‘‘We’ve created our own rules.’’

Balenciaga CEO Cédric Charbit and Demna on turning a marginal vision into mainstream success.

By Jonathan Wingfield
Photographs by Juergen Teller
Creative partner Dovile Drizyte

Cédric Charbit & Demna. - © System Magazine

Balenciaga CEO Cédric Charbit and Demna on turning a marginal vision into mainstream success.

Since he became Balenciaga’s CEO in 2016, Cédric Charbit has been on a stealth mission: transform the vision of Demna – a creative director arguably more comfortable when operating in the margins – into mainstream global success.

With Demna often working from his adopted hometown of Zurich and Charbit in Balenciaga’s Parisian headquarters, the pair have built a relationship they describe as based on mutual trust around a simple ritual: a weekly call. ‘Just the two of us, tête-à-tête,’ says Charbit. ‘When we are able to talk openly about things.’

Charbit himself has spent his entire career at Kering, beginning at the luxury group – then called PPR – as a young buyer for Printemps department store in Paris. After rising through the ranks, he was appointed executive vice president of product and marketing at Saint Laurent in May 2016. Within six months, he was offered the role of CEO at Balenciaga and jumped at the chance.

Since then, he has overseen an almost complete transformation of the company’s internal organisation, including the absorption of the entire merchandising department into the design studio, while balancing the sometimes-competing pressures of creative vision and commercial reality. The result has been a remarkable increase not only in the brand’s revenue, but also its image and status. Under his watch, Balenciaga has once again become what Charbit believes it should always be: ‘ground-breaking, innovative, pushing the norms.’

System spoke to Charbit and Demna at Balenciaga’s Rue de Sèvres headquarters about the pair’s learning curve, the challenge of implementing a powerful and singular vision, and ensuring that everything is infallibly ‘brand right’.

To find out what a great fashion partnership is all about, read the full conversation in System No. 18. Click to buy.

Were you a straight-A student, rebel or slacker at school?

Demna Gvasalia: I was always a straight-A student. Best in class, worked a lot, and always felt that I needed to prove to my parents that I was good enough. I guess that was my distorted idea of deserving love – and I don’t know whether that translates into ‘straight-A’ or ‘gay-A’ – but I was always the eccentric weirdo who was good at studying, who didn’t fit into any group, and who didn’t have a lot of friends. There was a rebellious side to me too, though: I’d wear pants that were cropped or worn low on the waist, which was considered to be too unacceptably ‘Western’ for the Soviet school system. If they could see your socks it meant you were trying to be like Michael Jackson, and the school would call my parents to say they should stop spreading capitalist values; values which, of course, I really admired. So when I got in trouble, it was always dress code related.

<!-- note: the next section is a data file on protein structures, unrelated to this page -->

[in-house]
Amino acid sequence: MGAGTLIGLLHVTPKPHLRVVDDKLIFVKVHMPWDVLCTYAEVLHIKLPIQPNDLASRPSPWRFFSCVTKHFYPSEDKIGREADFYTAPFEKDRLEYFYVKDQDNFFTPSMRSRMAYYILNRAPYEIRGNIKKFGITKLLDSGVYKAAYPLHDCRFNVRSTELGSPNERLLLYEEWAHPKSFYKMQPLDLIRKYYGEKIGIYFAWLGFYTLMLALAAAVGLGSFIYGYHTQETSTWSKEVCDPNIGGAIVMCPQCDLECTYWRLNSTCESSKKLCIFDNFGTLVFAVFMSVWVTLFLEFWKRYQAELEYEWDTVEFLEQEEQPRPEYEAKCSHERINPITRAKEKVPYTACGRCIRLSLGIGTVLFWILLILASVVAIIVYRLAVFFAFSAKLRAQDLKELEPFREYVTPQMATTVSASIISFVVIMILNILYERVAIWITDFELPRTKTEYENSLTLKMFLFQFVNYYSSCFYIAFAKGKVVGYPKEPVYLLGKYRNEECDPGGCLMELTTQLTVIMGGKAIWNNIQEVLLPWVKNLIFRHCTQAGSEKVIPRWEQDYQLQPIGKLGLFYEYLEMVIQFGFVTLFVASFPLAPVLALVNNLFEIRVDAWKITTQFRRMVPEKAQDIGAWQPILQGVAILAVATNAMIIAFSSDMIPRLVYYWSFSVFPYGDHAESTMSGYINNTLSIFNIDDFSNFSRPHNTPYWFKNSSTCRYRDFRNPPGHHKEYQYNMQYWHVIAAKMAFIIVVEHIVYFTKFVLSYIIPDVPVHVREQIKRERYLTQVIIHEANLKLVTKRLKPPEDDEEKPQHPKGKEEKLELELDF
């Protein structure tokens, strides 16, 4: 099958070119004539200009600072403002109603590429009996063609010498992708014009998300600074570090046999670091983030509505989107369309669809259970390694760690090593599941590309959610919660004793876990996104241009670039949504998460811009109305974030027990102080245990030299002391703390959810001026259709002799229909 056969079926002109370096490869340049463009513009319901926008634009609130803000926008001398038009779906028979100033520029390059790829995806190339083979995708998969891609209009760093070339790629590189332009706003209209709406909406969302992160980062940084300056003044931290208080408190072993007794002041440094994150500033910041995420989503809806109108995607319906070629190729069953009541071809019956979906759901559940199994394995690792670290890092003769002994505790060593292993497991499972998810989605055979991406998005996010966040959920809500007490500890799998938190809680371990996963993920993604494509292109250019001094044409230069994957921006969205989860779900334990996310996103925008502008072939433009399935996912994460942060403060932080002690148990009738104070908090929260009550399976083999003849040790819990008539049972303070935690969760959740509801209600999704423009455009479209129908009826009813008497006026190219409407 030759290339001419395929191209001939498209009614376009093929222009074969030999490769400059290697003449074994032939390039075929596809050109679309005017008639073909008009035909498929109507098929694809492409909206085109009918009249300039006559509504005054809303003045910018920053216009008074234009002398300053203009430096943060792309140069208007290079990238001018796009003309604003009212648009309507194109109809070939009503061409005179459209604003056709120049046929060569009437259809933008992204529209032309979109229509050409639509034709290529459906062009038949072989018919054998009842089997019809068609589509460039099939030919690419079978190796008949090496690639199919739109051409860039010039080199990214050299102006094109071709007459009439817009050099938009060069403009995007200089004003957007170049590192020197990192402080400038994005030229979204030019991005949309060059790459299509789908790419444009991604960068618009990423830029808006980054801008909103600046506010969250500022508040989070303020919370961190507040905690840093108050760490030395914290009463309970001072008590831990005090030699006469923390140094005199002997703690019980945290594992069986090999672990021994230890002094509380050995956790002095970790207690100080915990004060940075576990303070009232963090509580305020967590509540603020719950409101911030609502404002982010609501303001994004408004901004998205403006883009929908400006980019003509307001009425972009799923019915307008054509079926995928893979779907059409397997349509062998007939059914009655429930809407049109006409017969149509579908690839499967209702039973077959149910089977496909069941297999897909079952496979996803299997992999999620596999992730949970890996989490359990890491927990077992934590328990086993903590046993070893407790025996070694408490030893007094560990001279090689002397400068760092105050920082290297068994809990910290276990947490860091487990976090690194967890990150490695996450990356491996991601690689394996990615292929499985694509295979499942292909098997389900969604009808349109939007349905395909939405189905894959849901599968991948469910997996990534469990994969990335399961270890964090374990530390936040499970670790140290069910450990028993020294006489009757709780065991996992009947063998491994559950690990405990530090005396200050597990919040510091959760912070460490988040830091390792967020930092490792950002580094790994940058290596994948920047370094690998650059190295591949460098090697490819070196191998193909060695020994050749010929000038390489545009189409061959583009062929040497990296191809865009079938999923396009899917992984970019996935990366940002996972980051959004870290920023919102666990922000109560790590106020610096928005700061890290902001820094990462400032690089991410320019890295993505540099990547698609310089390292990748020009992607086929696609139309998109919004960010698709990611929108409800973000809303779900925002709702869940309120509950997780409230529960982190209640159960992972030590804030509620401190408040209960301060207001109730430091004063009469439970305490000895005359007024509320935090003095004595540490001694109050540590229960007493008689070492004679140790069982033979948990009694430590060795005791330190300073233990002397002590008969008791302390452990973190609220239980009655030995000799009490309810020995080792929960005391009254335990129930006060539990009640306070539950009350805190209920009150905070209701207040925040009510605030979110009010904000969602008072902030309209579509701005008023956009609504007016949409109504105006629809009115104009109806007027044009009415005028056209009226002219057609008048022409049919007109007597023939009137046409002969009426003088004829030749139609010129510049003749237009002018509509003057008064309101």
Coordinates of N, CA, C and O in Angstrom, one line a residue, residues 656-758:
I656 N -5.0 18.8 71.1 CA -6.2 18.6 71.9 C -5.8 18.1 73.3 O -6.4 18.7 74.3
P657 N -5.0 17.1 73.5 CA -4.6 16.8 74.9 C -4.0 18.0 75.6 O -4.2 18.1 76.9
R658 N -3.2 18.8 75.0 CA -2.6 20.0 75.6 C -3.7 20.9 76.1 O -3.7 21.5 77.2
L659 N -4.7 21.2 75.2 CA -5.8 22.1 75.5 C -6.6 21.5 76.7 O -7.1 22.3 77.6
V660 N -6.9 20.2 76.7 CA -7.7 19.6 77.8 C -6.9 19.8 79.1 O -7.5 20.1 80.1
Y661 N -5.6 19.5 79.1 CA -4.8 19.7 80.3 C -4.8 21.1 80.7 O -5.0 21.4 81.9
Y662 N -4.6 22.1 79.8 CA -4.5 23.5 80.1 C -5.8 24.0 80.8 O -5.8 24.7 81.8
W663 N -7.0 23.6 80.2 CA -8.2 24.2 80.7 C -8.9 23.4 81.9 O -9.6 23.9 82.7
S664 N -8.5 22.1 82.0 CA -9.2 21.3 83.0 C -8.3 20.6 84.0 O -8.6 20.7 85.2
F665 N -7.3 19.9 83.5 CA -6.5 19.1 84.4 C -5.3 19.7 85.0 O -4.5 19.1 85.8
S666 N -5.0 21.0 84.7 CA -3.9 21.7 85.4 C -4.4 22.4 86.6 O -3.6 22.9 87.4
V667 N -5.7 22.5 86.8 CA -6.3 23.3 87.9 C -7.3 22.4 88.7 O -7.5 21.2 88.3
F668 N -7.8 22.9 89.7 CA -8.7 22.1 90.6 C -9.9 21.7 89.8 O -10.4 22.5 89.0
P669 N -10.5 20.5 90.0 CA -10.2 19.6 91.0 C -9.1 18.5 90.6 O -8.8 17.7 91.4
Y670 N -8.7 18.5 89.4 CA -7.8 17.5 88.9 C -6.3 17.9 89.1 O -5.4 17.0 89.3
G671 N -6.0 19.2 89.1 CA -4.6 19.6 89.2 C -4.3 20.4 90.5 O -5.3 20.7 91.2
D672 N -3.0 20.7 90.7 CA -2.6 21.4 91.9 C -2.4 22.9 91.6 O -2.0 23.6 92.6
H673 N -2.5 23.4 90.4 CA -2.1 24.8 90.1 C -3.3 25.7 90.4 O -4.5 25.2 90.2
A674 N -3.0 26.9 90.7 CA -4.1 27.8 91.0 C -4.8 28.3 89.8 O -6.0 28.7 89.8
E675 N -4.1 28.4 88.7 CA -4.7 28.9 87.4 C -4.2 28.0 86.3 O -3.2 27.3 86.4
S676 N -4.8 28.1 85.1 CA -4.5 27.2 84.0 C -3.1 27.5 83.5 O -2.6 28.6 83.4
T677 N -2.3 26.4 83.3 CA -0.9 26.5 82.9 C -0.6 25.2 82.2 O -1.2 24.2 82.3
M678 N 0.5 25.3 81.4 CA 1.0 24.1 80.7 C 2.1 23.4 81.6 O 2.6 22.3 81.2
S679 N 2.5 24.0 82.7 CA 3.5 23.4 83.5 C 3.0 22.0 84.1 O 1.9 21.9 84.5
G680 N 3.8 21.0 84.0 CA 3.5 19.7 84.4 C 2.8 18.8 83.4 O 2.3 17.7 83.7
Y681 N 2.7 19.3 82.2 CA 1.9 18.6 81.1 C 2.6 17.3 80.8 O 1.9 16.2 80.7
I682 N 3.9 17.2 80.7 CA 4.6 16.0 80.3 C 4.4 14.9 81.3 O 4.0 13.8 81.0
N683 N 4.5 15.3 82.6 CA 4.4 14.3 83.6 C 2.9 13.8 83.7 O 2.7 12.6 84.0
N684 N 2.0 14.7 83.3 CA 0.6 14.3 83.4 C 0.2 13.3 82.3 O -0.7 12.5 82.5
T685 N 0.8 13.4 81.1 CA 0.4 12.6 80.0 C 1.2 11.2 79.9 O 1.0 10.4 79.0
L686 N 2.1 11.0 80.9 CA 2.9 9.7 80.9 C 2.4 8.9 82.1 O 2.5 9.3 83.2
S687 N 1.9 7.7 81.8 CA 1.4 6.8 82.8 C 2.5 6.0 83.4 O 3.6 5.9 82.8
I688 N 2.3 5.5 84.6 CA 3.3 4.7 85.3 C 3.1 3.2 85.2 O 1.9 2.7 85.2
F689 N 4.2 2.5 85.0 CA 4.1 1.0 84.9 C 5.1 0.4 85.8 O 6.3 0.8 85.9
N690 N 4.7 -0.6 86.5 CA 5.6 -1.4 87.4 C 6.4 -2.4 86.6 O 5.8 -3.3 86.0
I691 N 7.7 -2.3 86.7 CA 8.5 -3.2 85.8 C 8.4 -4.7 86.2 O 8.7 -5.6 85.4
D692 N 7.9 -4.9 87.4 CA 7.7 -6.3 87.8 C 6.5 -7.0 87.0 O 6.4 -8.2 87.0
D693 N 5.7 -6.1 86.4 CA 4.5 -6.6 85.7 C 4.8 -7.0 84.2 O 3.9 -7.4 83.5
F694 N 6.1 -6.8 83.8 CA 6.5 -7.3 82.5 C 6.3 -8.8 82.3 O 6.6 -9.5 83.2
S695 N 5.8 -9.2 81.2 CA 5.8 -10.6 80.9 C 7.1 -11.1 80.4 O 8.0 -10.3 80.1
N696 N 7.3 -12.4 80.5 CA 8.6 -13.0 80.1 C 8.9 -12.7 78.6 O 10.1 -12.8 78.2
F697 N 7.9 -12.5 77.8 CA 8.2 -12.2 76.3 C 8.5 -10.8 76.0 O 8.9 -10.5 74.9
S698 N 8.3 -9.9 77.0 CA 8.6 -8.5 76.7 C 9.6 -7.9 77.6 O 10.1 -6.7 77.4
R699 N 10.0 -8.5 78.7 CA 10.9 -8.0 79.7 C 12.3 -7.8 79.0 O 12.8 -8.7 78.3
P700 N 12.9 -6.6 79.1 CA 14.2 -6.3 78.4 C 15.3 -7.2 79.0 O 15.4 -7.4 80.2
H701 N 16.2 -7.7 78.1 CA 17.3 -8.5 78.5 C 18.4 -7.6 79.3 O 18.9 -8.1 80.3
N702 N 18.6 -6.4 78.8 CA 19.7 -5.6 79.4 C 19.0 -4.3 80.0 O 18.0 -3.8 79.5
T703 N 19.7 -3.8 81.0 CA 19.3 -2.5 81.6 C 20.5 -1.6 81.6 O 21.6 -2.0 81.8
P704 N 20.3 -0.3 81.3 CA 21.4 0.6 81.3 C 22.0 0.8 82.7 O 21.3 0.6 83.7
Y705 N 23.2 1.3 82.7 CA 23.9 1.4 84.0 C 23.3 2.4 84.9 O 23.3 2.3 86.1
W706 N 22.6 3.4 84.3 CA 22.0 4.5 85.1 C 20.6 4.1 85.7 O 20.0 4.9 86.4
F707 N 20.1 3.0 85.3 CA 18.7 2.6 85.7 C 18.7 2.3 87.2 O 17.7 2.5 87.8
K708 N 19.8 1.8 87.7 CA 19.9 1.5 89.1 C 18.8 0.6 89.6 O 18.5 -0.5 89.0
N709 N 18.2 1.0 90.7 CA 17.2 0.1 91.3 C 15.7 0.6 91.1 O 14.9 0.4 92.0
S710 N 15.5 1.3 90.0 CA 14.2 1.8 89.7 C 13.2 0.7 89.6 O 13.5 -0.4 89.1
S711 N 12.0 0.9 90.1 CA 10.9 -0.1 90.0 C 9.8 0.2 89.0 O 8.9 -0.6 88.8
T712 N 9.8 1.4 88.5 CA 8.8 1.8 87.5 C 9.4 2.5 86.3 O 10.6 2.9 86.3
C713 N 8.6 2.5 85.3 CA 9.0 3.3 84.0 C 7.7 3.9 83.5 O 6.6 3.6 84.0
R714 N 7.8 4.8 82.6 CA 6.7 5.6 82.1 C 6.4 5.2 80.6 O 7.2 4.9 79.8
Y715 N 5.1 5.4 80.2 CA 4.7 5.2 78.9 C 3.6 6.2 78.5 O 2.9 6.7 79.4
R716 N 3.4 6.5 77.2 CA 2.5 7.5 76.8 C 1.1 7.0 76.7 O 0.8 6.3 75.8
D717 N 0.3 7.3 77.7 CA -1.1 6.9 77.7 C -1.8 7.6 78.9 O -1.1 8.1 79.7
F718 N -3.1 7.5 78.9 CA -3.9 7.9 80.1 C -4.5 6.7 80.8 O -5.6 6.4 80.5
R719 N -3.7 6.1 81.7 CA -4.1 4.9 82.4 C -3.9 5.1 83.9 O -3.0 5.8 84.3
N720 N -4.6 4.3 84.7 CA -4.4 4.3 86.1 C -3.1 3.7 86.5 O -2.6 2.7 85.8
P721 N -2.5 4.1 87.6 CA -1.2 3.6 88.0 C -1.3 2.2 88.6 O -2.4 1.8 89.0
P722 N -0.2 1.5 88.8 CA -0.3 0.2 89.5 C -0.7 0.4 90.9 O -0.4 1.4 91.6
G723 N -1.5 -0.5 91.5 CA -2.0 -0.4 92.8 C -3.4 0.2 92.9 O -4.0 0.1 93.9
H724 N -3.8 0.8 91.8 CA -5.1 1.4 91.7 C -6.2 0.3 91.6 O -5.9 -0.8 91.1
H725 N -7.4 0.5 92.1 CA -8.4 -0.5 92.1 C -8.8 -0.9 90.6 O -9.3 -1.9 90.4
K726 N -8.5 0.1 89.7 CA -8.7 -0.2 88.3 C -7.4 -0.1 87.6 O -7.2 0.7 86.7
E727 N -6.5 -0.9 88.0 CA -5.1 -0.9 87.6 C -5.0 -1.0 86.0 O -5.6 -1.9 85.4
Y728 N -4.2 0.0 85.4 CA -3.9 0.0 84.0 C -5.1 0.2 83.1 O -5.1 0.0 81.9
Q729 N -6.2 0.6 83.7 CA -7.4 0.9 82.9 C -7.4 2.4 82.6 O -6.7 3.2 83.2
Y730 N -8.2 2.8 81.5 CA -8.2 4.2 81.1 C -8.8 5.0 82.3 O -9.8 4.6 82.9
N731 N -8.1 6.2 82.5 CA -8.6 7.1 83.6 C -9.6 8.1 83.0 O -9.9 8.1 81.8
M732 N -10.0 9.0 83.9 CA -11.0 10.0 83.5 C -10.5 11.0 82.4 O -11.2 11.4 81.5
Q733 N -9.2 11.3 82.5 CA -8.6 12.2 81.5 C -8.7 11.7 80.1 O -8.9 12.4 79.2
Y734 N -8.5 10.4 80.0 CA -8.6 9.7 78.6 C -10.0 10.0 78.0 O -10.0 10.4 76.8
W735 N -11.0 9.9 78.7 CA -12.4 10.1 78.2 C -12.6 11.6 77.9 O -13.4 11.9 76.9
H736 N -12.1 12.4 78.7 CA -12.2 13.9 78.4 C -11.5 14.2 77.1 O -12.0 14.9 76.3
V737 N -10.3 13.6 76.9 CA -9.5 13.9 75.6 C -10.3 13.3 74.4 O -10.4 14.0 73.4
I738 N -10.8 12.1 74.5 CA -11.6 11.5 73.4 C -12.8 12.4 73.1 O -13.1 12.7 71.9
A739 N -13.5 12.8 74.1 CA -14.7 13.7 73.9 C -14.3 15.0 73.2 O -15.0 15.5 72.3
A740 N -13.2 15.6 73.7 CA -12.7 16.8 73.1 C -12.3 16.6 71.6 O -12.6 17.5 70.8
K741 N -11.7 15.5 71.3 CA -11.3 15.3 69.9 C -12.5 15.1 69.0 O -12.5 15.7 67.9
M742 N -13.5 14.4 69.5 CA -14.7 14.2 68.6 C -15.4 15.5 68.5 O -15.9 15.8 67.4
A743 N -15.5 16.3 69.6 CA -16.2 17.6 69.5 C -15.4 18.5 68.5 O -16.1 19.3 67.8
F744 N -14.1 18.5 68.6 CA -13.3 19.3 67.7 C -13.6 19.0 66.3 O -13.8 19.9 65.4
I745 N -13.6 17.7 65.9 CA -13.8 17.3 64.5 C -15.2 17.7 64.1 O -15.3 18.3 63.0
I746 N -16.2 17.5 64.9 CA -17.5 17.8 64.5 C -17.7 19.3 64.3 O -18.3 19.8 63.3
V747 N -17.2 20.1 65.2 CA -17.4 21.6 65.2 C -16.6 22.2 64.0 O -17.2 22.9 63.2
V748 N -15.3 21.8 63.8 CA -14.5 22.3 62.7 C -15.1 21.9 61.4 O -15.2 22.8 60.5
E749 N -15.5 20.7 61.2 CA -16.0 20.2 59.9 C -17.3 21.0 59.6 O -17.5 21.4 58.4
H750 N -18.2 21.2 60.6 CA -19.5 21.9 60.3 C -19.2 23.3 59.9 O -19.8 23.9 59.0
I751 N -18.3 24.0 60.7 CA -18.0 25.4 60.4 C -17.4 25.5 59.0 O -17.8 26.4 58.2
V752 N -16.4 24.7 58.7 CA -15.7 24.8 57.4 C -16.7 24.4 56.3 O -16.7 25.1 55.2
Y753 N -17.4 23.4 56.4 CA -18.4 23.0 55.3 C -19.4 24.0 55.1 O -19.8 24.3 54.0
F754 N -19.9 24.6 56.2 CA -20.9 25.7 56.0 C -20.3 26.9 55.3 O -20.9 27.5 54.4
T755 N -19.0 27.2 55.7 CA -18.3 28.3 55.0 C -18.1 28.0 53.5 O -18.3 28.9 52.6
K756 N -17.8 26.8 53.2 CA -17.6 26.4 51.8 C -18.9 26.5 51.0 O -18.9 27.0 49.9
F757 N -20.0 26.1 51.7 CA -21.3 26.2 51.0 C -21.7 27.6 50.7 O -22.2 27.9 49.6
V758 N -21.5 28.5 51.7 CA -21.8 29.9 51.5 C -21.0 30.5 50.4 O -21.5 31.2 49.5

Cédric Charbit: I was a very good pupil at school, no real surprises there. I started my schooling in a very bourgeois setting, but then my family’s financial situation changed. When that happened I was able to get a scholarship, which meant I could continue my studies, and I’m really grateful that the French system allowed me to get ahead. That wouldn’t have been possible otherwise, especially in an industry like fashion, which isn’t known for being inclusive of people from diverse backgrounds or who come through scholarships.

Demna: I knew that if I wanted to get somewhere – and get out of the system – I needed to be as good as I possibly could in whatever I was doing. Escape as motivation was the mindset: to get somewhere you need to work hard.

How did you express your creativity when you were a teenager?

Demna: I experimented a lot with what I was wearing, and I was making clothes for myself. Then people like my mum’s friends or the cool guys in the neighbourhood would be like, ‘Hey, I like your pants, can you make some for me?’ So I started to make clothes for other people, as well as customizing things. I still do this now actually; I still cut up things to make new things.

What informed your understanding of glamour or what an aspirational lifestyle could look like?

Demna: Being able to live with your own identity, being different. I hate the word ‘glamour’; I always did, maybe because I didn’t grow up aspiring to the glamour and sparkle of Hollywood. I never dreamed of having that life, of socializing, going to dinners or cocktail parties, it never interested me. I don’t know why, maybe because I didn’t see enough of it as a kid to be inspired by it. But I always dreamed of the freedom to be who you are, without being judged. That’s still difficult in society today but it’s still my aspirational lifestyle.